If we may be permitted a whimsical moment, the Indian microfinance story offers an irresistible parallel to a familiar Bollywood plot: in the Indian microfinance potboiler, the SHG model is the elder brother in an Indian joint family while the MFIs play the part of an aggressive younger brother. The elder brother struggles to uphold tradition and retain his leadership position, while the maverick younger brother tries to break free (using new financial and technology tools), often overenthusiastically, and sometimes recklessly, in pursuit of the same goals.

Reports that several of the suicides involved individuals who also had loans outstanding with SHGs, and traditional money lenders emerged. In to the mix were thrown politicians with sympathies aligned with various groups, and hostility between state and MFI employees. The waters muddied quickly.

What sayest thou of thyself?: The Malegam Committee Report

In January, the committee headed by Y. H. Malegam released its report – a comprehensive review of sector commissioned by the RBI as the primary regulatory authority for banking and financial institutions.

Key recommendations of the report include the creation of a separate category of “NBFC-MFIs”, with a prohibition on entities not falling within the definition from lending to the poor. Proactively, the report also rejects the need for state governments to regulate MFIs, so as to avoid a conflict with the authority of the RBI. Regulation on interest rates has been recommended, with “margin caps” i.e. restricting the margin that can be built in to their interest rates by MFIs to recover costs and factor in profit. Restrictions on multiple-lending to borrowers with existing loans, penalizing of coercive recovery methods and increased corporate governance are called for.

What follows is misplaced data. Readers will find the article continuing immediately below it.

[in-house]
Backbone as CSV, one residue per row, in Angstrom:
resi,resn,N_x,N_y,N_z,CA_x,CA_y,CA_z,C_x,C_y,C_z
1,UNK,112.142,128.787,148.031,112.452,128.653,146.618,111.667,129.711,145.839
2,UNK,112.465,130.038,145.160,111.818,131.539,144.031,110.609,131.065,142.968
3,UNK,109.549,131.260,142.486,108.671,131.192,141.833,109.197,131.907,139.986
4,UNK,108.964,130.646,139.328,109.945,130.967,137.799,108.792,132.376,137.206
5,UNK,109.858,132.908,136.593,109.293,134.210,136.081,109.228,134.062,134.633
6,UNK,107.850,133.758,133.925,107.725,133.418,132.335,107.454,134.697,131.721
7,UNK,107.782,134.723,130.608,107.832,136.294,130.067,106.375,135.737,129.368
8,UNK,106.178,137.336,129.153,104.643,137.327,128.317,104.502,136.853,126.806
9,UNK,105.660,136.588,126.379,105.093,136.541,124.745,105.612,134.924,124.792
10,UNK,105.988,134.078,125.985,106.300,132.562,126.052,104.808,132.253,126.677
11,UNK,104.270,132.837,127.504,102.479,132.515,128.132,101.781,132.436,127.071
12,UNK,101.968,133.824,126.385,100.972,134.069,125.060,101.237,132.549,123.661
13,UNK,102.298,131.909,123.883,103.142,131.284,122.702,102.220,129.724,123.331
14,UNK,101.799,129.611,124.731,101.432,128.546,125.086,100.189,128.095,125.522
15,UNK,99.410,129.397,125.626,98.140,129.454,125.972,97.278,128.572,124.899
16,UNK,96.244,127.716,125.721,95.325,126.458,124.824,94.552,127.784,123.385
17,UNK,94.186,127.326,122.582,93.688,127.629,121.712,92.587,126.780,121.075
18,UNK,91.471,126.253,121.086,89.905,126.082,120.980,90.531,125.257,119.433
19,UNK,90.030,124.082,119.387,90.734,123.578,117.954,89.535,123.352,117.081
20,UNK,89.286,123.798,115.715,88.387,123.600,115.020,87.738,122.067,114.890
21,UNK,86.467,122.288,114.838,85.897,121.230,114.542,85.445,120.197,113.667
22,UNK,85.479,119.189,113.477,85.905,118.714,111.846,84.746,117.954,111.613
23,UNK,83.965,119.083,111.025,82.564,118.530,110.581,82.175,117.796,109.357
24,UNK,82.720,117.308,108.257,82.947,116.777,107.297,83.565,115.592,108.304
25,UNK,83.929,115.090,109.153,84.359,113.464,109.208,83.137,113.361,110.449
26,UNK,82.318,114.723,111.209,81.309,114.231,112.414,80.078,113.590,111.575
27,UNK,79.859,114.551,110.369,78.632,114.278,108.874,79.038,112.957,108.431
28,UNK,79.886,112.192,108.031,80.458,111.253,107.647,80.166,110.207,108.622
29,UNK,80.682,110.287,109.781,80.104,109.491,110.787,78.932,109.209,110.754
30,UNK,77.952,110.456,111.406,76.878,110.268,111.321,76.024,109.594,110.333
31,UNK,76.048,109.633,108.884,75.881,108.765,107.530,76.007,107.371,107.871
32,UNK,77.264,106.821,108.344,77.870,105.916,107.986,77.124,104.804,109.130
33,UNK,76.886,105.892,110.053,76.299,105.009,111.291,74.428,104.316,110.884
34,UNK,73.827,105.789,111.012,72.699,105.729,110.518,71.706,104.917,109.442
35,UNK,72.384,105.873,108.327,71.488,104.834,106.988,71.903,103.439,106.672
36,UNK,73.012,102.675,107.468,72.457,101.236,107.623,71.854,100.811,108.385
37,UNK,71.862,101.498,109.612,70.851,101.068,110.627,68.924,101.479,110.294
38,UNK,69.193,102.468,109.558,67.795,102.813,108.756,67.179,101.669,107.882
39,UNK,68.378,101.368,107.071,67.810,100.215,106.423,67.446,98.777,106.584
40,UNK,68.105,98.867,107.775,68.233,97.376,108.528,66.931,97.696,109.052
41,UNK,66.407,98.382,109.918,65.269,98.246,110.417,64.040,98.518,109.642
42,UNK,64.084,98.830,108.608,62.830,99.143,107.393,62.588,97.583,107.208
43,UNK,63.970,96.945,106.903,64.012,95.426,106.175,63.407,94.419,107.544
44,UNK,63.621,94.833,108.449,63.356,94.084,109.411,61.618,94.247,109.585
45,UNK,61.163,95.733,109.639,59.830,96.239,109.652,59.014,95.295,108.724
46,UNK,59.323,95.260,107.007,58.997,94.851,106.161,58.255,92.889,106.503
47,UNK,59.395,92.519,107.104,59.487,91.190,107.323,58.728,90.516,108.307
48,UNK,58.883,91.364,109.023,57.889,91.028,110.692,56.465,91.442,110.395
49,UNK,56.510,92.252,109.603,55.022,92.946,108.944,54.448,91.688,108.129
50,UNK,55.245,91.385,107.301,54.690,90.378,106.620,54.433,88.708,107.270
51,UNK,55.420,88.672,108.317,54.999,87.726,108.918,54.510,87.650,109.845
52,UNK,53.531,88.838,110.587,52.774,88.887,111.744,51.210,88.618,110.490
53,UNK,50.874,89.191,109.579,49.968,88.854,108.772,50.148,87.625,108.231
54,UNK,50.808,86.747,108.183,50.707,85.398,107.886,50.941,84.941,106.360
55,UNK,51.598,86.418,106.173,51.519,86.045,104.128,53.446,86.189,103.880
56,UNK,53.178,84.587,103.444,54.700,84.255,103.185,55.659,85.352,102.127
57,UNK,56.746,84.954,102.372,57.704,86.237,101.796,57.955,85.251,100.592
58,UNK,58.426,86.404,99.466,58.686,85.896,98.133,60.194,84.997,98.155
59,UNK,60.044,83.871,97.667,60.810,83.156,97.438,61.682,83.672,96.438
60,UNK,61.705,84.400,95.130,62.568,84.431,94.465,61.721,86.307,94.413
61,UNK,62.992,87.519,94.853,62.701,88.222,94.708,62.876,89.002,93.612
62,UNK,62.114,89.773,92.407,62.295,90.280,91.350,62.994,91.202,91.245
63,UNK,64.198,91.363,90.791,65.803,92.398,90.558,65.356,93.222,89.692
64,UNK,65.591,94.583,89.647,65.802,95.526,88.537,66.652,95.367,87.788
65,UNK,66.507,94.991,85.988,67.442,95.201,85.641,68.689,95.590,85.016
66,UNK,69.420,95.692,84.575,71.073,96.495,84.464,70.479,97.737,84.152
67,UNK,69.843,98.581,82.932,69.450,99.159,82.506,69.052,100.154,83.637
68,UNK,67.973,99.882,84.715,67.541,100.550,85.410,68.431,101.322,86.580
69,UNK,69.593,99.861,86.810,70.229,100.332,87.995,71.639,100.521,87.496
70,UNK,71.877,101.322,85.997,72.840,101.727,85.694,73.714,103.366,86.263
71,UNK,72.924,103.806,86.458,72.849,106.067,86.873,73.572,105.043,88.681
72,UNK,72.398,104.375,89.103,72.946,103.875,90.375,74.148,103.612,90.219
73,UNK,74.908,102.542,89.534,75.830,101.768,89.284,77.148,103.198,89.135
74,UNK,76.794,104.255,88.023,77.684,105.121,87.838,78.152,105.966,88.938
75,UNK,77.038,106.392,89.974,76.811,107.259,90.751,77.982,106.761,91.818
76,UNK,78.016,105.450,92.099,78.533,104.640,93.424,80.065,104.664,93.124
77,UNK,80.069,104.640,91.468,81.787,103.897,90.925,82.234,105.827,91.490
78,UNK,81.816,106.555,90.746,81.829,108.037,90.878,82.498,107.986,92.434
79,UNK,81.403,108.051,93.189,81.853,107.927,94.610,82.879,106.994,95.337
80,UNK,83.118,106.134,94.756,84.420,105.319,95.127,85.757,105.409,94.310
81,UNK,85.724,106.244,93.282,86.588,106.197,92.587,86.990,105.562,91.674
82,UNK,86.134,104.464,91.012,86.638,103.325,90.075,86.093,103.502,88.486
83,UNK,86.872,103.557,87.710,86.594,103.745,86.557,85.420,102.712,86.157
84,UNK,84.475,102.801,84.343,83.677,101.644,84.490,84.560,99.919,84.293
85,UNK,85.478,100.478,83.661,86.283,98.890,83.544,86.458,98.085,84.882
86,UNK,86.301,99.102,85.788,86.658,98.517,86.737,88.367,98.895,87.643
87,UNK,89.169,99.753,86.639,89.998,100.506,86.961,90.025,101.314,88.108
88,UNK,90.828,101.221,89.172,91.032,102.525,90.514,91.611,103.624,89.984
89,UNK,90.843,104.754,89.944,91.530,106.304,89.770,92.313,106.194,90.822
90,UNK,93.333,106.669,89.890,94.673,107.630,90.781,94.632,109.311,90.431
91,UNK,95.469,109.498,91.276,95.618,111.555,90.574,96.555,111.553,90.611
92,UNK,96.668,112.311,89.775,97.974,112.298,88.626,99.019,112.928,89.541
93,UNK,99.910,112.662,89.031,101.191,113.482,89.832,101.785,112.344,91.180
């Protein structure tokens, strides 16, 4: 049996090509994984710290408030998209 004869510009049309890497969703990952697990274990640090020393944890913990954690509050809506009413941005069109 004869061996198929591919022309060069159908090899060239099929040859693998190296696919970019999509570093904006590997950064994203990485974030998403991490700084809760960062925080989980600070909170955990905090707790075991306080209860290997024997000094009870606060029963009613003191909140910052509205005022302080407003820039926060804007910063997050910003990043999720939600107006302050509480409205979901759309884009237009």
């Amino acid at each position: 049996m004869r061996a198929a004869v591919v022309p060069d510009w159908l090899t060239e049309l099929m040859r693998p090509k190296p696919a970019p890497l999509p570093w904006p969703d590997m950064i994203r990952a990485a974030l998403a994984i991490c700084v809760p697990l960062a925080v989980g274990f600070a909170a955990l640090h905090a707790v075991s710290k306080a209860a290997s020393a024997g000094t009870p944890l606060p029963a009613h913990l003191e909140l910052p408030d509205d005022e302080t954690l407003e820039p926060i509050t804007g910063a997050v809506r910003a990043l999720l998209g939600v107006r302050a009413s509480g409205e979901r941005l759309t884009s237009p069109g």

The most controversial parts of the report come from recommendations that set down thresholds to apply on the ground. MFIs are required to have a net worth of Rs. 15 crores (up from the Rs. 2 crore limit presently). Loans can only be advanced to borrowers with incomes below Rs. 50,000 per annum. The maximum amount of loans themselves must be Rs. 25,000. Crucially, the report reviewed the Andhra Pradesh Micro Finance Institutions (Regulation of Money Lending) Act passed on 14 December 2010 and called for its repeal on the basis that an independent regulator free from political pressure is best placed to regulate these entities.

What sayest thou of thyself? I am the voice of one crying in the wilderness: Finding the way, Post-crisis

1 April 2011 is the deadline set for the acceptance of the recommendations of the Malegam Committee. The RBI is currently in consultation with stakeholders on various parts of the report, but it has announced last week, that the cap on interest rates at 24% will apply from 1 April 2011. Meanwhile, the clouds of a storm are gathering in AP, where the state government refuses to repeal the law in force, stating that under List II of the Constitution, it has the preeminent authority to legislate on the matter. In the face of the tangle of regulation, SKS has recently stated that it may consider stopping operations in AP in the current scenario where new lending is very limited, and defaults have become de rigueur.

Microfinance continues to work around the world positively as an agent to bring change, for financial inclusion, and as a means to help the poor out of poverty. However, the events of the last few months have brought to light the failure to regulate on the part of the Indian authorities, and self-regulate by certain MFIs until tragedy struck. The next few weeks therefore are definitive in terms of setting the new regulatory landscape for microfinance in India, after an agonizing six months. The choice that lies ahead is between using this as a cathartic moment to transcend failings, or throw the baby out with the bath water in a knee jerk reaction.